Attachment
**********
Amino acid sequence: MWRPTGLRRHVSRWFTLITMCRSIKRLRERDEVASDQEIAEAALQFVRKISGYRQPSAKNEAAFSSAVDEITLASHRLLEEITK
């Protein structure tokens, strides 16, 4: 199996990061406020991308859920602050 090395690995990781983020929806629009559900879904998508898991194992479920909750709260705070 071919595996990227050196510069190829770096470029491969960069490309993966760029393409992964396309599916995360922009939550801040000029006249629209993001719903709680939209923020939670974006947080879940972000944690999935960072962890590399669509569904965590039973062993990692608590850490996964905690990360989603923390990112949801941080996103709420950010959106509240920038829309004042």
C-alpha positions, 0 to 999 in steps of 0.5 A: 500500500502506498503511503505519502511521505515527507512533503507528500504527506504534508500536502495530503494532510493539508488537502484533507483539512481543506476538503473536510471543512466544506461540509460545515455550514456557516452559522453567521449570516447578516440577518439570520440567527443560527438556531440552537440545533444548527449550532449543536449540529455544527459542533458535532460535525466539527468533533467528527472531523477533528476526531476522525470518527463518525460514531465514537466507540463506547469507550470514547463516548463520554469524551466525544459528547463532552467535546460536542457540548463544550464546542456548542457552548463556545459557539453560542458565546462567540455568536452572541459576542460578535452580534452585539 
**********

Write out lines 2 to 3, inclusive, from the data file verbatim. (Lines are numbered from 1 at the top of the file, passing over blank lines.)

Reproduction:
């Protein structure tokens, strides 16, 4: 199996990061406020991308859920602050 090395690995990781983020929806629009559900879904998508898991194992479920909750709260705070 071919595996990227050196510069190829770096470029491969960069490309993966760029393409992964396309599916995360922009939550801040000029006249629209993001719903709680939209923020939670974006947080879940972000944690999935960072962890590399669509569904965590039973062993990692608590850490996964905690990360989603923390990112949801941080996103709420950010959106509240920038829309004042």
C-alpha positions, 0 to 999 in steps of 0.5 A: 500500500502506498503511503505519502511521505515527507512533503507528500504527506504534508500536502495530503494532510493539508488537502484533507483539512481543506476538503473536510471543512466544506461540509460545515455550514456557516452559522453567521449570516447578516440577518439570520440567527443560527438556531440552537440545533444548527449550532449543536449540529455544527459542533458535532460535525466539527468533533467528527472531523477533528476526531476522525470518527463518525460514531465514537466507540463506547469507550470514547463516548463520554469524551466525544459528547463532552467535546460536542457540548463544550464546542456548542457552548463556545459557539453560542458565546462567540455568536452572541459576542460578535452580534452585539 